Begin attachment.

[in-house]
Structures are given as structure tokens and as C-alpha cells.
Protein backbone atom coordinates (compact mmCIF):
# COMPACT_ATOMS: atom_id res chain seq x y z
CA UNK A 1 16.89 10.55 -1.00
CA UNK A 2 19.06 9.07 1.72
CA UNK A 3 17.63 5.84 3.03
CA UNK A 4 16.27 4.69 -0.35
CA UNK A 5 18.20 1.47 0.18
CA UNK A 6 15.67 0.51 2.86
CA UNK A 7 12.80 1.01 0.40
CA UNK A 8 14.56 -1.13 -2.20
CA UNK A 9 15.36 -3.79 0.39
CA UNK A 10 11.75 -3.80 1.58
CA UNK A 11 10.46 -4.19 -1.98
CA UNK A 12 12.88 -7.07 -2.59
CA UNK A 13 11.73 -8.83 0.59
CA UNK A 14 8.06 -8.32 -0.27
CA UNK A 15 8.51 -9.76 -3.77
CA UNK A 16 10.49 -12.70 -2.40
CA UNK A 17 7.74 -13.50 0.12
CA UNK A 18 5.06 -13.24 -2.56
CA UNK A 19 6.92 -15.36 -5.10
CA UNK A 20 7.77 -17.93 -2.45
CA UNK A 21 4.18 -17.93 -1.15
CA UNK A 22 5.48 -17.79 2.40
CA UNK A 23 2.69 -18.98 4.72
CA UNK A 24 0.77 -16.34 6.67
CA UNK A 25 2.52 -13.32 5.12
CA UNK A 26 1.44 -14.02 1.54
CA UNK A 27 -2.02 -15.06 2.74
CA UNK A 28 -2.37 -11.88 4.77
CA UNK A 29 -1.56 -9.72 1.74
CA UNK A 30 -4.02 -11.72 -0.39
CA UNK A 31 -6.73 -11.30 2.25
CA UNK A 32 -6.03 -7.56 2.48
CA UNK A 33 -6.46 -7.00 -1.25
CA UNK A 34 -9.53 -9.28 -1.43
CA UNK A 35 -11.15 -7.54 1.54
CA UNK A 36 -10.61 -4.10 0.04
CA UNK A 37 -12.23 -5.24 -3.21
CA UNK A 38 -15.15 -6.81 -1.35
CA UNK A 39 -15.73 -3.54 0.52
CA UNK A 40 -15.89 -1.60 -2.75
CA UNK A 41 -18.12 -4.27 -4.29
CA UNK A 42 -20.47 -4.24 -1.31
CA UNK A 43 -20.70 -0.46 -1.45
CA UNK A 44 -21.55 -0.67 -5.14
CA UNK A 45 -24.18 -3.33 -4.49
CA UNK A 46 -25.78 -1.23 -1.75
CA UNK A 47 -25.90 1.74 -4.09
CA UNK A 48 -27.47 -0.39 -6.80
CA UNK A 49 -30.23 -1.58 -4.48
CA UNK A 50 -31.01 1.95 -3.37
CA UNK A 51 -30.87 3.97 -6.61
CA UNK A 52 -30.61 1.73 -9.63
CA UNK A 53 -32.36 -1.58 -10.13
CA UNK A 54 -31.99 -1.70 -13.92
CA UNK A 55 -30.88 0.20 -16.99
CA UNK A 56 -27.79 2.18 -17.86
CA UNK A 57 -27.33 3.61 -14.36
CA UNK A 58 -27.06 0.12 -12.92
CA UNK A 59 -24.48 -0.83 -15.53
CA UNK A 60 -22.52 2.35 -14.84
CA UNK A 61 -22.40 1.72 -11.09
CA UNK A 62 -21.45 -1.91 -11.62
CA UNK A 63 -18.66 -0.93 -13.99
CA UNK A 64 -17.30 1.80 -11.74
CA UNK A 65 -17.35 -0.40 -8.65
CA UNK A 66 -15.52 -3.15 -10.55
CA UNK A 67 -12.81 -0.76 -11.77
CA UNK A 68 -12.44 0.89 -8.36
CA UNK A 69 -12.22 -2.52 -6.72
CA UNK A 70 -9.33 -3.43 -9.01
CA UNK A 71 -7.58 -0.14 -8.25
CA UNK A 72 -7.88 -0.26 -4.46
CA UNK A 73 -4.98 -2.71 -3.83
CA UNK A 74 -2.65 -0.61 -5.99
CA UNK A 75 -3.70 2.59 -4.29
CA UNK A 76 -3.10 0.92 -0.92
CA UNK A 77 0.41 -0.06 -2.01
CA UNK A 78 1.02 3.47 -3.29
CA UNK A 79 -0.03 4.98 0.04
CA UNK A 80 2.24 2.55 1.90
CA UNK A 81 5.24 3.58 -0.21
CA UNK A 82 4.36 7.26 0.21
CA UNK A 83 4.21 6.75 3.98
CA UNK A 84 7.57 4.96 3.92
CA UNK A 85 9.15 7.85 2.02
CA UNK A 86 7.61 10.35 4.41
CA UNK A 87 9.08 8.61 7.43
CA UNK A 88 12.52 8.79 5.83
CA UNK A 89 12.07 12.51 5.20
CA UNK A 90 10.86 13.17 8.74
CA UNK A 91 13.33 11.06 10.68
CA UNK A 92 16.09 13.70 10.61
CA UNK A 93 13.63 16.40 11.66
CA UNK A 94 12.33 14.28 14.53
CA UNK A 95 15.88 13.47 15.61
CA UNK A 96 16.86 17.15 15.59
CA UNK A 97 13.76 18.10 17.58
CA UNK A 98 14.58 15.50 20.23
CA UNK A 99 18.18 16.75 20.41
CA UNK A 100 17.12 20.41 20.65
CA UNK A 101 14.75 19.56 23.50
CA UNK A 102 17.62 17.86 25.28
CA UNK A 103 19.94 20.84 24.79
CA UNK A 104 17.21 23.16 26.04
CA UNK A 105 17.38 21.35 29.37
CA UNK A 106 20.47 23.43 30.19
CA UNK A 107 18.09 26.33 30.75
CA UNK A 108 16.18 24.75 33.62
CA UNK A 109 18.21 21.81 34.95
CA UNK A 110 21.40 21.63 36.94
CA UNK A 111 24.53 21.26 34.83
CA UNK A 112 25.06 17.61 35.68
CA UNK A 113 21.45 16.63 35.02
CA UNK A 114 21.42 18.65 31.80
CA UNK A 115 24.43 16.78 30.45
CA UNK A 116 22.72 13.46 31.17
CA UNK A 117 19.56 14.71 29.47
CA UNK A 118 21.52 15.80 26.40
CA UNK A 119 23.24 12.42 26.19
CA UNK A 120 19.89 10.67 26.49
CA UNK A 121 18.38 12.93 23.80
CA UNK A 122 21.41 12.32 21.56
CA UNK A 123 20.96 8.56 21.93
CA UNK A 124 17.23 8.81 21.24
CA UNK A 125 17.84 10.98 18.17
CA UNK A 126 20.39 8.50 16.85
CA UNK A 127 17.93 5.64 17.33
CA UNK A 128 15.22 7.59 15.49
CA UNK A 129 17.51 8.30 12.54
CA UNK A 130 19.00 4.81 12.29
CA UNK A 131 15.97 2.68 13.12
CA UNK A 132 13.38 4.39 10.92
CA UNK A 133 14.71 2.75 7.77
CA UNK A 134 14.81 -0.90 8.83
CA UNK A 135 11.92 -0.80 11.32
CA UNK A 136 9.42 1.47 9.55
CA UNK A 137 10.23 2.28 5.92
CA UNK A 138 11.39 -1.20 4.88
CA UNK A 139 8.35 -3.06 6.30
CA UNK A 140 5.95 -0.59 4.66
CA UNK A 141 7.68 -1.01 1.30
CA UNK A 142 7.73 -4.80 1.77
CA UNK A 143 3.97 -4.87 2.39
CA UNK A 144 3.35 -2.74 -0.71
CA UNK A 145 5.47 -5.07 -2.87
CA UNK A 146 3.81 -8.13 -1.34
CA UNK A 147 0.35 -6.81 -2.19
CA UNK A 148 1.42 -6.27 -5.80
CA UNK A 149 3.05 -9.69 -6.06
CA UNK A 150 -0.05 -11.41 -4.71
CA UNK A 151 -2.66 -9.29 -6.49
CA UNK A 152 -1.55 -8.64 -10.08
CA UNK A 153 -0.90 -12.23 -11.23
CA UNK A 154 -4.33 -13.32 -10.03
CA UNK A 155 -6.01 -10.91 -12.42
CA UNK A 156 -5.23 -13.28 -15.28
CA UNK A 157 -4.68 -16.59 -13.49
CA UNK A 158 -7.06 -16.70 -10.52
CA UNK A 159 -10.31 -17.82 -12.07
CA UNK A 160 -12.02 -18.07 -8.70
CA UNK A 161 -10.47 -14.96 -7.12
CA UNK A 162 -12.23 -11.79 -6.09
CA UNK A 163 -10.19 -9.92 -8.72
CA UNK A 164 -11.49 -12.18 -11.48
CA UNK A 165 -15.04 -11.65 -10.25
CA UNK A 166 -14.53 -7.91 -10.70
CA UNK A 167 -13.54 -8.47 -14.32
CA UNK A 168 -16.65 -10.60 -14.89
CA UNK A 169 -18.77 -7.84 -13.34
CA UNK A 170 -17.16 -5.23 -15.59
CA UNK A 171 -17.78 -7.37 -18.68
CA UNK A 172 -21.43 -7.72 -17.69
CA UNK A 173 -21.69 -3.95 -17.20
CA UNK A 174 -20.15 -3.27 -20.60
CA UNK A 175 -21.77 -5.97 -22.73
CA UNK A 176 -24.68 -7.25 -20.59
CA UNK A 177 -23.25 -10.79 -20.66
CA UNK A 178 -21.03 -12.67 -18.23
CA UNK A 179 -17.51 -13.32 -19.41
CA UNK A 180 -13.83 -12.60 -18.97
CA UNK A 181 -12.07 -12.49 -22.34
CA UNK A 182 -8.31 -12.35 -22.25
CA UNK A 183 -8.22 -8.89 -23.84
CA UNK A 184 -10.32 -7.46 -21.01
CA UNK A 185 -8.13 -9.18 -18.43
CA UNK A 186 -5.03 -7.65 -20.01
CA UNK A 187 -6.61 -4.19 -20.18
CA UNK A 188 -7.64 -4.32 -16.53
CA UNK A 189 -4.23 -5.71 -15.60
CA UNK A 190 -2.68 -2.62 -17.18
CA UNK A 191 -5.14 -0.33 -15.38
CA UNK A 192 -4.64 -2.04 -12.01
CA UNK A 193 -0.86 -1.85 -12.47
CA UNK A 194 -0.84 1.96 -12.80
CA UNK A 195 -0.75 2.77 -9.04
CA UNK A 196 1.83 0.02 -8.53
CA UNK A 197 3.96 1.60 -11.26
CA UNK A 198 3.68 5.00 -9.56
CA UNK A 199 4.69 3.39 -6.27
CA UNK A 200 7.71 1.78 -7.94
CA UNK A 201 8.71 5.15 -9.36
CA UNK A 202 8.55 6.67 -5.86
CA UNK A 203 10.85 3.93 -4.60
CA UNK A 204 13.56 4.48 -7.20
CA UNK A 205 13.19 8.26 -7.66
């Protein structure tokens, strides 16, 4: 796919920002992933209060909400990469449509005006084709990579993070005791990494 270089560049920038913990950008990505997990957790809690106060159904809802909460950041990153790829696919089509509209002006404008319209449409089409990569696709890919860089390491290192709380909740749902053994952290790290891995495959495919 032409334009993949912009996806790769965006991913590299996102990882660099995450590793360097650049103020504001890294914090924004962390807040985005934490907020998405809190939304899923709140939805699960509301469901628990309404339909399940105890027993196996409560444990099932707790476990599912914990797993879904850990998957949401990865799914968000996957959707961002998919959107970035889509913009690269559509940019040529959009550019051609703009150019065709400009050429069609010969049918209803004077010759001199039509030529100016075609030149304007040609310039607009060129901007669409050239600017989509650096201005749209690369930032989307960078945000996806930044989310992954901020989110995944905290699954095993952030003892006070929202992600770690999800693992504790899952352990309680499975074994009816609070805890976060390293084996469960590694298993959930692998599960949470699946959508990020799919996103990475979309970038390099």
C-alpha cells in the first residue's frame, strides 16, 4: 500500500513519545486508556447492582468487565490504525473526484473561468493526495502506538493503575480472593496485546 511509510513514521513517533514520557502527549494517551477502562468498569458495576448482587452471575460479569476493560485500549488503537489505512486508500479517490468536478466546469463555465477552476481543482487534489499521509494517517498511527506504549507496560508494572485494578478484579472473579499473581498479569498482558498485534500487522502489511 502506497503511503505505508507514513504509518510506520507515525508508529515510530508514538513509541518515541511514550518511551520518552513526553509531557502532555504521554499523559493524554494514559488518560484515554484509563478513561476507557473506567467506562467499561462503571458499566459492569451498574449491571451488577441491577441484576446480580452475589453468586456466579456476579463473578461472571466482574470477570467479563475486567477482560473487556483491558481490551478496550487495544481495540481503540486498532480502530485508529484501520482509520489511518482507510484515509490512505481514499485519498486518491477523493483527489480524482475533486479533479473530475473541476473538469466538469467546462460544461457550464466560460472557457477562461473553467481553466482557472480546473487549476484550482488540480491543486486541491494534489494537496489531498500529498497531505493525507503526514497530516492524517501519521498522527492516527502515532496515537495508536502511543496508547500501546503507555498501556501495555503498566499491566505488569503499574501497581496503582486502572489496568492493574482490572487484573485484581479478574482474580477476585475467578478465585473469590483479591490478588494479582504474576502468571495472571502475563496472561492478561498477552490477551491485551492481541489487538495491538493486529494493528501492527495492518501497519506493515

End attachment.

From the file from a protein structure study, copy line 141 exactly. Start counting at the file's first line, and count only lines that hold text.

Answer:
CA UNK A 137 10.23 2.28 5.92